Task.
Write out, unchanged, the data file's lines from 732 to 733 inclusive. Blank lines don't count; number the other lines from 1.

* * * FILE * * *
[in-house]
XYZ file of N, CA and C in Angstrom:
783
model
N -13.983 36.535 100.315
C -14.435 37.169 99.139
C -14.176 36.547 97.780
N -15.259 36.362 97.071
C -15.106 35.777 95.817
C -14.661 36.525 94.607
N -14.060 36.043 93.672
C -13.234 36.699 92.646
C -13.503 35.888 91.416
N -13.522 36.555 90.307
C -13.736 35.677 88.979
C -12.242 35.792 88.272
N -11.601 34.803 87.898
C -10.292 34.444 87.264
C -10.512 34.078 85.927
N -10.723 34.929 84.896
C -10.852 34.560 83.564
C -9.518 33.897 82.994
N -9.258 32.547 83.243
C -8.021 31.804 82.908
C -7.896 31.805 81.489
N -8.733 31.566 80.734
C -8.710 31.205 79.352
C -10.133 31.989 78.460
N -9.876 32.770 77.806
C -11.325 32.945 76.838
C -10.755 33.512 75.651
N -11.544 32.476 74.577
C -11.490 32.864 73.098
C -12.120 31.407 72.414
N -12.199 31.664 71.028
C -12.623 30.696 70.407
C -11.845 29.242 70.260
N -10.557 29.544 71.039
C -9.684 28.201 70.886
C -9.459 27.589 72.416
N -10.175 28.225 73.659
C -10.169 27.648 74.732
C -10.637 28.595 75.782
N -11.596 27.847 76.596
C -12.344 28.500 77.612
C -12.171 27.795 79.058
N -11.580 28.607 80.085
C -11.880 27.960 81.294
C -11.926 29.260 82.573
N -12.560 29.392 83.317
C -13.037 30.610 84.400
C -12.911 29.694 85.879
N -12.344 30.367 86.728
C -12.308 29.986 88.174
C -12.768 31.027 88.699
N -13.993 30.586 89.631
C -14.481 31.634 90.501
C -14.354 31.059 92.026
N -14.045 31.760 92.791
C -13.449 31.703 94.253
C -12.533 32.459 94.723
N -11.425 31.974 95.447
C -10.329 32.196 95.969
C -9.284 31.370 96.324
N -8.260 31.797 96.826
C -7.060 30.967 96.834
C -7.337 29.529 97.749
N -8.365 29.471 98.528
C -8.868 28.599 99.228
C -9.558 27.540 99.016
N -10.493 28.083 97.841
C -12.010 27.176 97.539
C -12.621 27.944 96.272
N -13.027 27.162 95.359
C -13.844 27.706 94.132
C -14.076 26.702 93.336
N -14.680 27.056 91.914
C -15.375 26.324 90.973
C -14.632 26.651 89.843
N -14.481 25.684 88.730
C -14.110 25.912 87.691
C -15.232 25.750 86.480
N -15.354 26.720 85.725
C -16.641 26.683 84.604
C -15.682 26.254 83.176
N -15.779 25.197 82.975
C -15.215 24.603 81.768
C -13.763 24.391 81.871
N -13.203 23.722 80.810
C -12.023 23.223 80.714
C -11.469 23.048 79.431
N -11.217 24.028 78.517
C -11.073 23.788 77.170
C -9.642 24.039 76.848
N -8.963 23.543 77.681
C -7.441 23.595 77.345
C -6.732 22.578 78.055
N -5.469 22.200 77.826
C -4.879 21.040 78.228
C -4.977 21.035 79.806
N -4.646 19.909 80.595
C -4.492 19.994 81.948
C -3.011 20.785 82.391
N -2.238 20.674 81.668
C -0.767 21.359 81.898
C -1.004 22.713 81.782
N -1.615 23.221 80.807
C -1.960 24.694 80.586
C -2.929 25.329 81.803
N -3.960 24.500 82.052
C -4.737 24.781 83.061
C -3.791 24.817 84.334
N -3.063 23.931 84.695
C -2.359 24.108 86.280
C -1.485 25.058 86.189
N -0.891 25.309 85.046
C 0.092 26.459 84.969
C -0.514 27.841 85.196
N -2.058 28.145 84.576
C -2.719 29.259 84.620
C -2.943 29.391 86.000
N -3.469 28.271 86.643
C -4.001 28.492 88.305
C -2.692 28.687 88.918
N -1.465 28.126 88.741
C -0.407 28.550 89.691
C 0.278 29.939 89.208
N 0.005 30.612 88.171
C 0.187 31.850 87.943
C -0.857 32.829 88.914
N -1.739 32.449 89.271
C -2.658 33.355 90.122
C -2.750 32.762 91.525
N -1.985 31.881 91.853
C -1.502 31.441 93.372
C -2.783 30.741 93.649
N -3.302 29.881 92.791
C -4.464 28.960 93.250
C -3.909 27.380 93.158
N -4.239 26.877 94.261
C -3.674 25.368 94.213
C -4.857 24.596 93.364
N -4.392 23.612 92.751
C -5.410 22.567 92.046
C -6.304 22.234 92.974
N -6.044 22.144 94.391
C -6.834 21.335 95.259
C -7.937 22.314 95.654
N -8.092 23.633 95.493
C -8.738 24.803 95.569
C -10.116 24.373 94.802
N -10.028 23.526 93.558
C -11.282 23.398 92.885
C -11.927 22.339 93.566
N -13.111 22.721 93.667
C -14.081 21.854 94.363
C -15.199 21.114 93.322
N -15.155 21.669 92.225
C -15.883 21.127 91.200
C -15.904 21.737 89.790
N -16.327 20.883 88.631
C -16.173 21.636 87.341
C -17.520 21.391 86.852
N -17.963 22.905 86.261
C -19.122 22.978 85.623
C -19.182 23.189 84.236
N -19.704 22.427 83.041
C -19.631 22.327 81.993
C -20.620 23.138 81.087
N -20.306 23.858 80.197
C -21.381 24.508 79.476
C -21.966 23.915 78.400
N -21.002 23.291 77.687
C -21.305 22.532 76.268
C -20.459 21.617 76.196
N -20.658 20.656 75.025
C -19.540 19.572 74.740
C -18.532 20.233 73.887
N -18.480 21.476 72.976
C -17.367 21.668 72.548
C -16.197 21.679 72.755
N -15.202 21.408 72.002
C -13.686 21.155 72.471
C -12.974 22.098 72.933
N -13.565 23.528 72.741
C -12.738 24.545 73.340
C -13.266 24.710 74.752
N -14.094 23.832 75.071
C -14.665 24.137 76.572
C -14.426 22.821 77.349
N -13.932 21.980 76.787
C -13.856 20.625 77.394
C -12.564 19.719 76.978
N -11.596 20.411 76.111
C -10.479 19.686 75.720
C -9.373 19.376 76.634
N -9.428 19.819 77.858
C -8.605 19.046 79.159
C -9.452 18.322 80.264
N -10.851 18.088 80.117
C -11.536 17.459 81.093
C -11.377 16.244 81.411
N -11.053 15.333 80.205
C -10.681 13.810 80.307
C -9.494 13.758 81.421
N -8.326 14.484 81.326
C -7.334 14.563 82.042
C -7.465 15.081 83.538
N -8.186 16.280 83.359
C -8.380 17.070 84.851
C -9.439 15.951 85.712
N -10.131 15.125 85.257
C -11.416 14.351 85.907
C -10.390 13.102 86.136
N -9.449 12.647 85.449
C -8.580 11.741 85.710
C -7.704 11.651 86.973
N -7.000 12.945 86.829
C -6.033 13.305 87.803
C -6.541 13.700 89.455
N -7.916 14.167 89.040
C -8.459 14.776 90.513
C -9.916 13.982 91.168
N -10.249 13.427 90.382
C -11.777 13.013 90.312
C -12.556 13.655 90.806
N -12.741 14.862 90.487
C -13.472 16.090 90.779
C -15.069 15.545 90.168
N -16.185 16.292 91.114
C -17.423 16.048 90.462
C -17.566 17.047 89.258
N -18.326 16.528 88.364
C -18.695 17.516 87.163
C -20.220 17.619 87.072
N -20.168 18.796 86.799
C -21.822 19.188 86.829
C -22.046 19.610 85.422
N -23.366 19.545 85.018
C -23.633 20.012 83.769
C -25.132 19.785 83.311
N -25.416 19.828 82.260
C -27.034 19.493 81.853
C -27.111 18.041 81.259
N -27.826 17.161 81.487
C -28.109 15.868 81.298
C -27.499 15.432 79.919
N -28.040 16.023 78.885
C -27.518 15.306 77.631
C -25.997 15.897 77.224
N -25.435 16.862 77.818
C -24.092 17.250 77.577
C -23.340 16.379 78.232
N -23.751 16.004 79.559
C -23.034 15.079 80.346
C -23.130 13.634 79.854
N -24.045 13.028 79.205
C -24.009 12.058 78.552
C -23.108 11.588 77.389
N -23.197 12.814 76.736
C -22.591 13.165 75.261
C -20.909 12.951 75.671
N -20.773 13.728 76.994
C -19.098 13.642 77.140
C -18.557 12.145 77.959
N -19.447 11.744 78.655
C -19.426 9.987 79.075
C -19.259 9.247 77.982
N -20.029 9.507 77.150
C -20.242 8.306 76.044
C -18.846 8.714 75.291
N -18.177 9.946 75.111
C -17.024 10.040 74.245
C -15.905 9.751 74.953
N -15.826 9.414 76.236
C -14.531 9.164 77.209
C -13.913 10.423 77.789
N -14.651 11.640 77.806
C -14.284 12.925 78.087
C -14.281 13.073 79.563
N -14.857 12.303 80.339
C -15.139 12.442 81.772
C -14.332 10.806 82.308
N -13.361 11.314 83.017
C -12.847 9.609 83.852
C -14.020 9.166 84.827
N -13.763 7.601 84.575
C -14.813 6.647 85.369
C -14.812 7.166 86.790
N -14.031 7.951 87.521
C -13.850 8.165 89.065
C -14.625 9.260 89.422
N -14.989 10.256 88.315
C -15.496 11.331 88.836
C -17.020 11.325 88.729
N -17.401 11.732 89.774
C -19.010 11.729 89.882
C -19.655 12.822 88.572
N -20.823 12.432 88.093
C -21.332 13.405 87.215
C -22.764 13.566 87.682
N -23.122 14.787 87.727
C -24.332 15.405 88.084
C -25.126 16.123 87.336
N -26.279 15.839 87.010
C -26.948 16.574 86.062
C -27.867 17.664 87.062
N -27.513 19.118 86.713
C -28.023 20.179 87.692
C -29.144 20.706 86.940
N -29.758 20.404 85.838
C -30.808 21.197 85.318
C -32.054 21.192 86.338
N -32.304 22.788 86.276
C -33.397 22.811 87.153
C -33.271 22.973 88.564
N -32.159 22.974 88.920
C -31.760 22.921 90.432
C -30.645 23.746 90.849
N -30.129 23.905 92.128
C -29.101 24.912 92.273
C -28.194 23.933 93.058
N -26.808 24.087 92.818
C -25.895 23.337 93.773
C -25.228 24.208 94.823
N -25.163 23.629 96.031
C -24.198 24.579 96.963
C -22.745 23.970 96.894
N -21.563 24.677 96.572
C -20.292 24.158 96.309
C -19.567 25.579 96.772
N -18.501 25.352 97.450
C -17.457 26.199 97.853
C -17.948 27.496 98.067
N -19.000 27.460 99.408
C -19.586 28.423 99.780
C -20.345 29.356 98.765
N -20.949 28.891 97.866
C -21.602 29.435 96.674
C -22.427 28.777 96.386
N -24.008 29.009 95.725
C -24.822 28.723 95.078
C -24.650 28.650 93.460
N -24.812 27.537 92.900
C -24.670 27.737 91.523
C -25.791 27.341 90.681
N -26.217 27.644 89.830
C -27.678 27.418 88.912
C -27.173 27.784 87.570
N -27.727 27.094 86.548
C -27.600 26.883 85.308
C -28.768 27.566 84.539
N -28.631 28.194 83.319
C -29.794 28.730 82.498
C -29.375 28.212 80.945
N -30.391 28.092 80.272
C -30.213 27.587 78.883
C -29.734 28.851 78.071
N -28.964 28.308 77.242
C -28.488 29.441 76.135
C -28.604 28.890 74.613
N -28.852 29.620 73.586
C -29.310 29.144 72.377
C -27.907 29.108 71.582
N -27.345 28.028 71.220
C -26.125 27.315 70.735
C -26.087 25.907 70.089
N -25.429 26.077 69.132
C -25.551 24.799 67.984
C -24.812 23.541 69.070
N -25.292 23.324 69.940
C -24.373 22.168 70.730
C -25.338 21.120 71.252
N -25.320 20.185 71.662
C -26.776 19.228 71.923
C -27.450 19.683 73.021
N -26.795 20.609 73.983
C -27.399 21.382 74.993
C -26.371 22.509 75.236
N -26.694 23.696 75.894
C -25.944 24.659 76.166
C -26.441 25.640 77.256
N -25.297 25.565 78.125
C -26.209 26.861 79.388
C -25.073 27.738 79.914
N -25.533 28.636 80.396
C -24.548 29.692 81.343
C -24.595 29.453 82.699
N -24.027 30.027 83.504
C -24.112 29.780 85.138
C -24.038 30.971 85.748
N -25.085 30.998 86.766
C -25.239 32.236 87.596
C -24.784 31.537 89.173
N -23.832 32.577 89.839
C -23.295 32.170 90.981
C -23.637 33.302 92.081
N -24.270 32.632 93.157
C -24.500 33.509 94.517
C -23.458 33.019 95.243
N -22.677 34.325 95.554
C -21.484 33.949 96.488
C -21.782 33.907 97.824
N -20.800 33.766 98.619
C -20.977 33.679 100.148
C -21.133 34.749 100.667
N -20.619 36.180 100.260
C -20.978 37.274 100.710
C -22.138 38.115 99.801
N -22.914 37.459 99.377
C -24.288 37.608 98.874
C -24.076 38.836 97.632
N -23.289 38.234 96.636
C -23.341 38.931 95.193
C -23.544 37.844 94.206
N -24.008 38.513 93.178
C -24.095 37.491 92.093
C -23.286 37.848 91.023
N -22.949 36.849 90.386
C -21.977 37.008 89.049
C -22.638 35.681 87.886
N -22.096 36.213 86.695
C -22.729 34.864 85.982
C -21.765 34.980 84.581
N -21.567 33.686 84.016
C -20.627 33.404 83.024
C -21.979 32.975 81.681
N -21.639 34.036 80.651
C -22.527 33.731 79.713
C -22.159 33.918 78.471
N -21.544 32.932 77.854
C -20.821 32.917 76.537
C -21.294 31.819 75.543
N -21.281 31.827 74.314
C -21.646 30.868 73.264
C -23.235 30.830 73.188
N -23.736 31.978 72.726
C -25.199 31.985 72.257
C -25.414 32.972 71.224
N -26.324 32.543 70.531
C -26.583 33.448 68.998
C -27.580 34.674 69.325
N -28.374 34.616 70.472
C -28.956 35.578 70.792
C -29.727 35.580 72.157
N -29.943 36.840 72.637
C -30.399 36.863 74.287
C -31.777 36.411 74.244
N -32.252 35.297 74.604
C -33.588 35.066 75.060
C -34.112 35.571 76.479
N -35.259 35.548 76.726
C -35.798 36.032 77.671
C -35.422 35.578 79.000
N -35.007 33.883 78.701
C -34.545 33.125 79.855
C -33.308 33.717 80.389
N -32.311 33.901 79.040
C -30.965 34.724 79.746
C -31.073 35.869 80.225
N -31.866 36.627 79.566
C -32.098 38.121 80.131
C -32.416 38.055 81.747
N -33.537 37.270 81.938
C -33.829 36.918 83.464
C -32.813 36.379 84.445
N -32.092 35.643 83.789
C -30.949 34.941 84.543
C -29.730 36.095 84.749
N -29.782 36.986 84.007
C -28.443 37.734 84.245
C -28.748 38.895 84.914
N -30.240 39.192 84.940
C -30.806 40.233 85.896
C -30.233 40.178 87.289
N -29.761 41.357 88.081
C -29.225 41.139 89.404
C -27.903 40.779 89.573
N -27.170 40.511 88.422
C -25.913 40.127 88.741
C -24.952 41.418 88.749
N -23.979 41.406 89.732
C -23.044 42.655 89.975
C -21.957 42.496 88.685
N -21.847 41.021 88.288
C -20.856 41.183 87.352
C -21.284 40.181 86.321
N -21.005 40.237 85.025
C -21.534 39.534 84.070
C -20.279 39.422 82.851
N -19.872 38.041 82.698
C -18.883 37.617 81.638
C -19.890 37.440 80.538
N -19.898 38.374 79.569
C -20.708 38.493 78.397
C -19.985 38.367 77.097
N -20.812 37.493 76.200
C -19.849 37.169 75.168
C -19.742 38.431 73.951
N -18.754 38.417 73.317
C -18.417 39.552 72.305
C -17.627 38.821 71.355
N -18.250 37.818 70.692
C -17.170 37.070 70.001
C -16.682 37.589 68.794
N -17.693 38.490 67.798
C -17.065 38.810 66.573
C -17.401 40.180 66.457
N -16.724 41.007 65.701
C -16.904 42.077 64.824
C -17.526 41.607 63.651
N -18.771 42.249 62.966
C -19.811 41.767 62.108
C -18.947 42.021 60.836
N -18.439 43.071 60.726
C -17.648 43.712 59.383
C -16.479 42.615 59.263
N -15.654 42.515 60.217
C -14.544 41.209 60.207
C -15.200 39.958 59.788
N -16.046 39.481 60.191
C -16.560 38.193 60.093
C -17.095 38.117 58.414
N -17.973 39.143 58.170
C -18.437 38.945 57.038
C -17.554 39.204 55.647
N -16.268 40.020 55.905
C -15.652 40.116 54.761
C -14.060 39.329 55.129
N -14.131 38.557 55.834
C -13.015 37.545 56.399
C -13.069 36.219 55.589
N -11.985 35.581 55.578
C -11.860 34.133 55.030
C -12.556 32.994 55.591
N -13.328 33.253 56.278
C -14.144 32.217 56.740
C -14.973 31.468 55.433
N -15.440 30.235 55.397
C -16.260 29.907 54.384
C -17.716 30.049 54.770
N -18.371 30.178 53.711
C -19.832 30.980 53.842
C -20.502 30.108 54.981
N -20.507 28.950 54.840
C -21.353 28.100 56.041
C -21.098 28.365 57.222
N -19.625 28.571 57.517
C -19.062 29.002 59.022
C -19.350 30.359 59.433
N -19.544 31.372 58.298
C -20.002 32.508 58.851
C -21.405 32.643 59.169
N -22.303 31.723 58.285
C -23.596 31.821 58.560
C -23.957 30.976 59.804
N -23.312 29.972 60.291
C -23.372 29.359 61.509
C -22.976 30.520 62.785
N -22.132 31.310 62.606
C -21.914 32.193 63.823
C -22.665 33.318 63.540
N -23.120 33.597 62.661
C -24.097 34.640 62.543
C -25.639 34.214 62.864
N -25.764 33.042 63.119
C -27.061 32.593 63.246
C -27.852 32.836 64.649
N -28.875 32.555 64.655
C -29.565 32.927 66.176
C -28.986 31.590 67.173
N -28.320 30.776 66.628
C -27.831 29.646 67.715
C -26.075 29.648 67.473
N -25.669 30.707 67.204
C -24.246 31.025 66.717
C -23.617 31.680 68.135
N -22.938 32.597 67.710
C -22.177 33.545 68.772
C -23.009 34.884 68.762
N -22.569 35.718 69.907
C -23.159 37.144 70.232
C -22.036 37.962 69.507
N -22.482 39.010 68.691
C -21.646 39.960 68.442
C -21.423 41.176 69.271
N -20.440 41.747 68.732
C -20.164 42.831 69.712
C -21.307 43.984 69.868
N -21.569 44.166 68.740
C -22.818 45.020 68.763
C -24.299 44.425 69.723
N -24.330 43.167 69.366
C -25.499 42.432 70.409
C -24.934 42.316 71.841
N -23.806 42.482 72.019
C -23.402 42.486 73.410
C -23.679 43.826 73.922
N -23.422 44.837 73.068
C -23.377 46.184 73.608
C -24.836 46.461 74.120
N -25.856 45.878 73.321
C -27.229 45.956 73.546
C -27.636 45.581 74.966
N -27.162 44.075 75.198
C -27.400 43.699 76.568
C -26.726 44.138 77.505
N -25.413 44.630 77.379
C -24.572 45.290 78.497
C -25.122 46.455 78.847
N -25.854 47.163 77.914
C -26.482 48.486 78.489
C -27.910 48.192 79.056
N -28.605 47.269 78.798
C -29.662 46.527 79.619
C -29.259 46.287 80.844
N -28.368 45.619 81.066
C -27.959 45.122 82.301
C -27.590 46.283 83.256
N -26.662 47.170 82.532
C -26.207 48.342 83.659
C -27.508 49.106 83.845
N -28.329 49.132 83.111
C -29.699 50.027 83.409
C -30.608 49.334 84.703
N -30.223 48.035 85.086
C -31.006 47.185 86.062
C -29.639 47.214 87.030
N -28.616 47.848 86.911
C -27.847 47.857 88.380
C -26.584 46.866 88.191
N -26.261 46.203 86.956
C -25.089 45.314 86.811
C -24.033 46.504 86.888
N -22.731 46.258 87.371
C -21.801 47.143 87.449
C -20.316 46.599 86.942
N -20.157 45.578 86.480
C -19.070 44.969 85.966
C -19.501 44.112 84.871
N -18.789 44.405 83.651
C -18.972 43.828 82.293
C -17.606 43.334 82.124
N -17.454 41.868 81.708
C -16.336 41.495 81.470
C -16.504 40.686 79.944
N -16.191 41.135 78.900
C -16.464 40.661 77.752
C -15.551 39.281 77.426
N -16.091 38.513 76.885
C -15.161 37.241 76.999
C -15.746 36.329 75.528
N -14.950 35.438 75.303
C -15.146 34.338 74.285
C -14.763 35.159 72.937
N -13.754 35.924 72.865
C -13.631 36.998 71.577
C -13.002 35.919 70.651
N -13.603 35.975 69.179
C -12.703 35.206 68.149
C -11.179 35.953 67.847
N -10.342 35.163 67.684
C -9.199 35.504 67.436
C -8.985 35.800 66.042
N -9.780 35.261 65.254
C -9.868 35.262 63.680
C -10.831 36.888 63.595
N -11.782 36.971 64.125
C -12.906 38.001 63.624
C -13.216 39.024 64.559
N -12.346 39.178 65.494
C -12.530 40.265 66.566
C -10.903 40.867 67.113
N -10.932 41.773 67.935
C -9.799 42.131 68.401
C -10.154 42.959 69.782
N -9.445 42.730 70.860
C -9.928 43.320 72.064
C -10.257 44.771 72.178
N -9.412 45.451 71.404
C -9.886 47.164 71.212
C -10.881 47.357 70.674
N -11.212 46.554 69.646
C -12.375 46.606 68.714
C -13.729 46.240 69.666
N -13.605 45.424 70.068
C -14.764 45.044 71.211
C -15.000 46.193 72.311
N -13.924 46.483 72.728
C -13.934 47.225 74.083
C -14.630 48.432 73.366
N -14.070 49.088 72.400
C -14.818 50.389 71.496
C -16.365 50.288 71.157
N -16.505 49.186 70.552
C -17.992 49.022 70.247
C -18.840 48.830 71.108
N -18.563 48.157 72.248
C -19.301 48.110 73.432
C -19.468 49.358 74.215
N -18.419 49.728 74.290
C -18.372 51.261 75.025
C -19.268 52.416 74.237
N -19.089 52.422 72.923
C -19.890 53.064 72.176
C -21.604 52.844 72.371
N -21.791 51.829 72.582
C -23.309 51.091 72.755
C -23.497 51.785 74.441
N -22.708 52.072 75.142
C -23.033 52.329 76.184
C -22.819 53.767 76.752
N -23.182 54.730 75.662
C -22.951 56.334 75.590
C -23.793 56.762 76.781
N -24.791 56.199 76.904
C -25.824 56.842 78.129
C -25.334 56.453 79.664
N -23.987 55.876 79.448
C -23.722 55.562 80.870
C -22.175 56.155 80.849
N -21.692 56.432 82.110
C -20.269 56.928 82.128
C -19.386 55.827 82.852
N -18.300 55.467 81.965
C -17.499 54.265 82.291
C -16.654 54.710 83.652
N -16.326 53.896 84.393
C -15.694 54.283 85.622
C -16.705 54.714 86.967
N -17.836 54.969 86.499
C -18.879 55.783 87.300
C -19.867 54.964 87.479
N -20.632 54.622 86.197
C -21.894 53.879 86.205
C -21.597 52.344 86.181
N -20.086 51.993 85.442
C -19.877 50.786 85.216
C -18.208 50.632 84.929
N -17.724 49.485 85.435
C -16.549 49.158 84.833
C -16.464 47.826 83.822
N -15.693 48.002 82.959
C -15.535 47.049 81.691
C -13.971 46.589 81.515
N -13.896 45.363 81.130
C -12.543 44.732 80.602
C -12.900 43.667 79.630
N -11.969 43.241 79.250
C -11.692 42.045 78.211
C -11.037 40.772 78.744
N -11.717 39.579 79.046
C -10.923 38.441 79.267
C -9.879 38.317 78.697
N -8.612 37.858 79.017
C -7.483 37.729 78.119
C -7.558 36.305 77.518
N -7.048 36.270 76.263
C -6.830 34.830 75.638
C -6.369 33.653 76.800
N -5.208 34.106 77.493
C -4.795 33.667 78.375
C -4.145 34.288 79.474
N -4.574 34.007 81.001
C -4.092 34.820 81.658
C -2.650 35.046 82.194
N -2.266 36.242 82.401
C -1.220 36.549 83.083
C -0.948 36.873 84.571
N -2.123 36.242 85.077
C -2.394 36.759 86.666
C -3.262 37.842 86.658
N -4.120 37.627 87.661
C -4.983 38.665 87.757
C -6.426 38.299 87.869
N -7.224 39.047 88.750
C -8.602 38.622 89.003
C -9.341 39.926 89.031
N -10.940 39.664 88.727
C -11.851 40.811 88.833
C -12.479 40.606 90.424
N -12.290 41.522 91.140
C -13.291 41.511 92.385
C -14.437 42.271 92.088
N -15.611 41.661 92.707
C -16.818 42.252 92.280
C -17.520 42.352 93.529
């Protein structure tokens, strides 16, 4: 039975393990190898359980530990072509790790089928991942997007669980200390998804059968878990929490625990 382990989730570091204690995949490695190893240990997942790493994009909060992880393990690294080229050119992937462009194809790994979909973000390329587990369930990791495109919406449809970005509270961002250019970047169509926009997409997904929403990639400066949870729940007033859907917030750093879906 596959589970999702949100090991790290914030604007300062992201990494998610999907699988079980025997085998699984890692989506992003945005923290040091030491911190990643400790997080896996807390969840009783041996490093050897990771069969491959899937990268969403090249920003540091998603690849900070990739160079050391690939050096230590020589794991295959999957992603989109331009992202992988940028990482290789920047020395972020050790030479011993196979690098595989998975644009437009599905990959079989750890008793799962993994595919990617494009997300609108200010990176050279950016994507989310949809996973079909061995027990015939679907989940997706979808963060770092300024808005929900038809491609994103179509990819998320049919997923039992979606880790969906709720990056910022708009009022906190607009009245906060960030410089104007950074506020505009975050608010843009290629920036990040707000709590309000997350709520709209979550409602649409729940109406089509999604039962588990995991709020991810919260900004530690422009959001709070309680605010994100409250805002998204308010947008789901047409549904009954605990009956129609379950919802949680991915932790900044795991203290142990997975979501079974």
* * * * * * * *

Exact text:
C -18.879 55.783 87.300
C -19.867 54.964 87.479